By Ben Folley
Thursday night’s London Labour Party mayoral hustings presented the first official opportunity for the candidates – Ken Livingstone and Oona King – to present to party members their vision for London in 2012. Questions were asked on transport fares, council housing, the Olympic legacy, and action for those with disabilities and there was significant discussion on what course of action a new mayor might take, but what struck me was the message about taking on the Tory government and rallying Labour for the next general election.
Ken Livingstone stressed that the economic agenda of the Cameron government, ideologically driven to cut the size of the state and public spending, will hurt ordinary Londoners. For Ken, a Labour mayor could provide the leadership to build public opposition to the cuts agenda out of all proportion even with the position’s formal powers. Oona was keen to focus on the constraints of the post and what “the mayor can actually do”. In response to that, Ken was keen to demonstrate that using the mayor’s powers to redistribute wealth, through the Freedom Pass and social housing targets he introduced when in power, went hand-in-hand with taking the fight to the Tory government and providing the catalyst the party needs to win the next general election.
On another agenda, the difference between the Livingstone and King was most clearly exposed on an issue of great importance to Londoners – the coalition commitment to revisiting Royal Mail privatisation. Whilst Oona refused to say she would campaign against it, repeating that the industry ‘needs to change’, Ken blasted the anti-union agenda of Royal Mail management and stated his belief that privatisation will lead to a more expensive, less comprehensive service to the public. In one anecdote he said he had offered to exempt Royal Mail vans from the congestion charge if the management had paid the charge for their staff driving into work, which they had refused to do. For him, privatisation of other monopolies in the 1980s has led to a worsened service and Labour should champion the advantages of public ownership.
Labour cannot win the mayoral race if it has a candidate who caves into the agenda of the government. We will be politically disarmed if our leading London Labour figure is someone who through their arguments assists Tory-LibDem arguments or refuses to side with those opposing privatisation. We need unity in the London labour movement and that includes unity with the trade union members who will be on the sharp end of the government’s agenda.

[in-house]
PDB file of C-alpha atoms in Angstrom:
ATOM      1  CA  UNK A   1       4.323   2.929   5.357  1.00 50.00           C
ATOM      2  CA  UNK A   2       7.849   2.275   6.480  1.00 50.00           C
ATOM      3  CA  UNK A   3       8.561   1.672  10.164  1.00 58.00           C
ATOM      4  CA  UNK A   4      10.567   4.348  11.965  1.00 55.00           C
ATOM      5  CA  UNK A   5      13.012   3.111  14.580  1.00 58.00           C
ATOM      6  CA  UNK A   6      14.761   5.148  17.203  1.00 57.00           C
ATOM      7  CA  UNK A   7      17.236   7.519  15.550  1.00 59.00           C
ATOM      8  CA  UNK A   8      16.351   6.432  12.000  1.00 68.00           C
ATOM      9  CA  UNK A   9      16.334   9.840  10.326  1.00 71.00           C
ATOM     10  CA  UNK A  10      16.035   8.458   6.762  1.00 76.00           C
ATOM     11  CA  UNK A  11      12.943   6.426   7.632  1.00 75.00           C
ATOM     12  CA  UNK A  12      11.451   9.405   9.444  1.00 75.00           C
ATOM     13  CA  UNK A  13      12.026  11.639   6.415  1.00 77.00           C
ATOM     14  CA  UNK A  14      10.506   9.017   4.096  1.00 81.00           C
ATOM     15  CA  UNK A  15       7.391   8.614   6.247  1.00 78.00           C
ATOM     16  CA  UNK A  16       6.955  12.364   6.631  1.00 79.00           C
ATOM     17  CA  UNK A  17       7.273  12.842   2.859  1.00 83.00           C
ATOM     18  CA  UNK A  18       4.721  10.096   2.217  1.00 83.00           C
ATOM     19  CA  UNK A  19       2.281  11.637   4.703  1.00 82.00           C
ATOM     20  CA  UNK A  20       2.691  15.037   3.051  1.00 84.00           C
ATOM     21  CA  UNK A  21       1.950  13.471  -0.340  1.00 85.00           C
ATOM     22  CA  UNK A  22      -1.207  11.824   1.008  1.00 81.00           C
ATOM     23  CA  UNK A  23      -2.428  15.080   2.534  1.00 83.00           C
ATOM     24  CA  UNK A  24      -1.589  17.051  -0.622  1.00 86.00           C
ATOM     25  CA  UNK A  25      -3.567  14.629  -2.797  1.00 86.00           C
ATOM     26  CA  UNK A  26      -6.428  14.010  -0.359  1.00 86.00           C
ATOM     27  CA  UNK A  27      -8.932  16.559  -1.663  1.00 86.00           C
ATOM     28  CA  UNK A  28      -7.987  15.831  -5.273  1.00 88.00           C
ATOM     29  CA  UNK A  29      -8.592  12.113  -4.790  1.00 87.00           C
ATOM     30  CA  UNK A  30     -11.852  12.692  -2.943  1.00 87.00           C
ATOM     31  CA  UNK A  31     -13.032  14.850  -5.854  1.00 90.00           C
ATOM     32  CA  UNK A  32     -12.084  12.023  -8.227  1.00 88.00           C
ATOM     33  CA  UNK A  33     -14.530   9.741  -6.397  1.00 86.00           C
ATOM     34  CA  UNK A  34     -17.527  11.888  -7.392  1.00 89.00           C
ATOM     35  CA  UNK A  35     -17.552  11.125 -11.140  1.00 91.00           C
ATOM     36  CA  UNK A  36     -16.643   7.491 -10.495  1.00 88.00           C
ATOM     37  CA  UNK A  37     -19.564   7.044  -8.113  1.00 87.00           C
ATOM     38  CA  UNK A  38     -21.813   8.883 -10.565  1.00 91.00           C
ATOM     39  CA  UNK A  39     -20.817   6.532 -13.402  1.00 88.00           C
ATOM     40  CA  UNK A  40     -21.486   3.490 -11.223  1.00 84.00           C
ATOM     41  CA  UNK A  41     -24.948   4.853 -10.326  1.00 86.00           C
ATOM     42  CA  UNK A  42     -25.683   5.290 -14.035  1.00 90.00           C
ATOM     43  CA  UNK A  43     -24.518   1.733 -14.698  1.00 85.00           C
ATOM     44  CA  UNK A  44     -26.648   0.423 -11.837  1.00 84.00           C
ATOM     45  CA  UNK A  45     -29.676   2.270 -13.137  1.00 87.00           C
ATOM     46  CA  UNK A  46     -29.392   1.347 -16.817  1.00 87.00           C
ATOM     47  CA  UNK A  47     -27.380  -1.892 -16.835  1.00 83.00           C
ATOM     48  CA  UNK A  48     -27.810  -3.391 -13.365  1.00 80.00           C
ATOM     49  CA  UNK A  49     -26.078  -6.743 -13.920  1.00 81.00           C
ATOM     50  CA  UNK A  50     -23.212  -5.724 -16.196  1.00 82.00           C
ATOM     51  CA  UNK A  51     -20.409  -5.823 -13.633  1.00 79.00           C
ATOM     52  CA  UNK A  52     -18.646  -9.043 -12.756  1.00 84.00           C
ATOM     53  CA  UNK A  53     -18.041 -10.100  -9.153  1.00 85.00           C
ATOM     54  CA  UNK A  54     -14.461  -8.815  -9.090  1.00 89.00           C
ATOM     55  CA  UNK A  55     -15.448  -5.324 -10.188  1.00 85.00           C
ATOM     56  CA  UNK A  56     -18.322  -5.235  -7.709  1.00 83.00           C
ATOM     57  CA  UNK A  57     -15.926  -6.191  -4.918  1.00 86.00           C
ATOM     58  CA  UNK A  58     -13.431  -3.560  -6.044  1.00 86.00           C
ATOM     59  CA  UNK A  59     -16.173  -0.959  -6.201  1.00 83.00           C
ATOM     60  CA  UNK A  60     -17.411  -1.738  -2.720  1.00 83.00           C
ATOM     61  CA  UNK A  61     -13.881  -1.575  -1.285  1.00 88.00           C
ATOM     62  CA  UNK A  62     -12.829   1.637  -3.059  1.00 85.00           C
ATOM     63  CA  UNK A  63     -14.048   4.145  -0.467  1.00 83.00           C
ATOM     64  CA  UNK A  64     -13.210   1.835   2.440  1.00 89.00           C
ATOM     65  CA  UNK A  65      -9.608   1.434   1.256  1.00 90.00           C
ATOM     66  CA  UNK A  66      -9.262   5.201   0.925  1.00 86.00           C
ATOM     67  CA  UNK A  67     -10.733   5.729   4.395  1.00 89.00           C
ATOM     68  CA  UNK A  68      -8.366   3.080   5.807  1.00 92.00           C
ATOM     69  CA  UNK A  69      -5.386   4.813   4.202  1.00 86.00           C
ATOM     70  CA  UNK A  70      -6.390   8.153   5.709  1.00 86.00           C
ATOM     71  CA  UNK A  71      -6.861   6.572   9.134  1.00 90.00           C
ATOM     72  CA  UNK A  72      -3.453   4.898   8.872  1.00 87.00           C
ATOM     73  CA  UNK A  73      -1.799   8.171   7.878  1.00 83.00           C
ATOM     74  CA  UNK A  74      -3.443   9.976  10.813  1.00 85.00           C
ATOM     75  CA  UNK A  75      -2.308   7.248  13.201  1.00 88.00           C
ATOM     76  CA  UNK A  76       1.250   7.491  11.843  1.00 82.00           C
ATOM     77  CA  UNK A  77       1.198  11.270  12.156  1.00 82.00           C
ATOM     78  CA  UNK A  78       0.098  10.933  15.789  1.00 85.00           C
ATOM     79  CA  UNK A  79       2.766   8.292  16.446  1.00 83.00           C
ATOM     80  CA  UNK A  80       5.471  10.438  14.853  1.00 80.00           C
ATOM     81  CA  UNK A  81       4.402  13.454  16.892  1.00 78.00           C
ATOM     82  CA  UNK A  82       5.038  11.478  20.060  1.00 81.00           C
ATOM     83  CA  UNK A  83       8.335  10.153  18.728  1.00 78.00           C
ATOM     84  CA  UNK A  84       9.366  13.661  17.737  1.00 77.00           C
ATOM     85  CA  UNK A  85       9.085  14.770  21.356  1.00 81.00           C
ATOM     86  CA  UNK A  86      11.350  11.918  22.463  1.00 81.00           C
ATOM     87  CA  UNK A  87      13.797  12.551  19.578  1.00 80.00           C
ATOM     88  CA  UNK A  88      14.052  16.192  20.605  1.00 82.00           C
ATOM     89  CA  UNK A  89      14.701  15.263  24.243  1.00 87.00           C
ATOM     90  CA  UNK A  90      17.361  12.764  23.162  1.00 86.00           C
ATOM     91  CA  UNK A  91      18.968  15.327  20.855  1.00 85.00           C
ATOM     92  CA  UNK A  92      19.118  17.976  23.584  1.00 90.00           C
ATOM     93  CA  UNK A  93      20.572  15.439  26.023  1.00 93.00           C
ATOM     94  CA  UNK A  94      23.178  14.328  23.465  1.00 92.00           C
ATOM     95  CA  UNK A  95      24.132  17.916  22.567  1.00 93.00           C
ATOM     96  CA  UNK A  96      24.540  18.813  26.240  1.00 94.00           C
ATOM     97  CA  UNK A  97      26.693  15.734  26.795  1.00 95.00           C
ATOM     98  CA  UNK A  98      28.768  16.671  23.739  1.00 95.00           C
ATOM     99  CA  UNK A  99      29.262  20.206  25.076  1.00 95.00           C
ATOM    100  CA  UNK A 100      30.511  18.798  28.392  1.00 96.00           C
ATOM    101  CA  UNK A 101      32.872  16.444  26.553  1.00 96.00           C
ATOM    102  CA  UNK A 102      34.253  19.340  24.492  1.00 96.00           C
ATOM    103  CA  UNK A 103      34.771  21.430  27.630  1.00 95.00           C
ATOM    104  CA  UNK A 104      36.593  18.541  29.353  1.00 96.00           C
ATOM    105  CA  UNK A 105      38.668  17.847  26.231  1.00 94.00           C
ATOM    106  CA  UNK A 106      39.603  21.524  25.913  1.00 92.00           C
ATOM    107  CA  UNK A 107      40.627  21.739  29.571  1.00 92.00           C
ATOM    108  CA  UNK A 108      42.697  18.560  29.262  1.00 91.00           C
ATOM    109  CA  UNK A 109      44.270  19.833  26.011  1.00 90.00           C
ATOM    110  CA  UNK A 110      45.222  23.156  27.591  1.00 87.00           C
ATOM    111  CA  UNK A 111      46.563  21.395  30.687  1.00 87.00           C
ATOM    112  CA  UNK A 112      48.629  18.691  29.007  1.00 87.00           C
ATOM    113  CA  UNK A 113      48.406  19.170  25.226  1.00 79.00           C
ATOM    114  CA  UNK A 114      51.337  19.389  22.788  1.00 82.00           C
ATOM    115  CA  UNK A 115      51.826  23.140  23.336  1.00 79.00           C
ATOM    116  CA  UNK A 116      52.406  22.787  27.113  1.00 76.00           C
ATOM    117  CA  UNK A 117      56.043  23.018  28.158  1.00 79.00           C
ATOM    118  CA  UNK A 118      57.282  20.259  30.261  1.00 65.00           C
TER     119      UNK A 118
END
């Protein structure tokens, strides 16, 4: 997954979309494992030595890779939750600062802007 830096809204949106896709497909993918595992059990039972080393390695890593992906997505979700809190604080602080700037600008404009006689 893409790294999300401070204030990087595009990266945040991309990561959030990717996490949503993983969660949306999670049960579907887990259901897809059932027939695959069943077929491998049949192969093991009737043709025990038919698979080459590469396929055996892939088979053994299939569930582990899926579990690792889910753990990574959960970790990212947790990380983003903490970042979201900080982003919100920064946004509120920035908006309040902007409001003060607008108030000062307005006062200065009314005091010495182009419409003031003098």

Oona King’s answer on post office privatisation shows she cannot deliver that. If we want to win in 2012, Ken is the candidate who genuinely lead the opposition. In fact, Guardian blogger Dave Hill has already identified that Ken Livingstone is now positioning himself as the leader of London’s opposition to the government’s agenda.
A clear difference of vision between Labour and the Tories – one to win back Labour’s vote in London – is needed. Oona fails to attribute Labour’s low level of support nationally for contributing to Ken’s defeat in 2008 and says only she can reach beyond the core Labour vote to defeat Boris. Oona King’s record actually shows she cannot deliver Labour’s core vote, losing a safe inner-London seat on a general election polling day where Labour won overall.
In fact it is only Ken who can demonstrably show he can reach beyond the Labour vote – exceeding its list vote in all wards in 2008, achieving an increase in both the numerical vote and the share of the vote, and delivering large swings to Labour in City and East London and the winning back of an Assembly seat in Brent and Harrow. It is a credit to the positive nature of his campaign that he did not seek to compare that record with his rival’s on Thursday night.
No one thinks Labour’s vote will stand still at 2008′s historically low levels, so there are limits to how much we can refer to it in determining the 2012 vote. Already this year we have taken back councils as Londoners feared an incoming Tory government. They are now seeing the cuts agenda being brought in with housing benefit cut and many boroughs losing the new schools Labour had planned. A campaign that challenges the Tories’ economic agenda is one that can rebuild Labour’s vote in London, and Ken is up for the fight.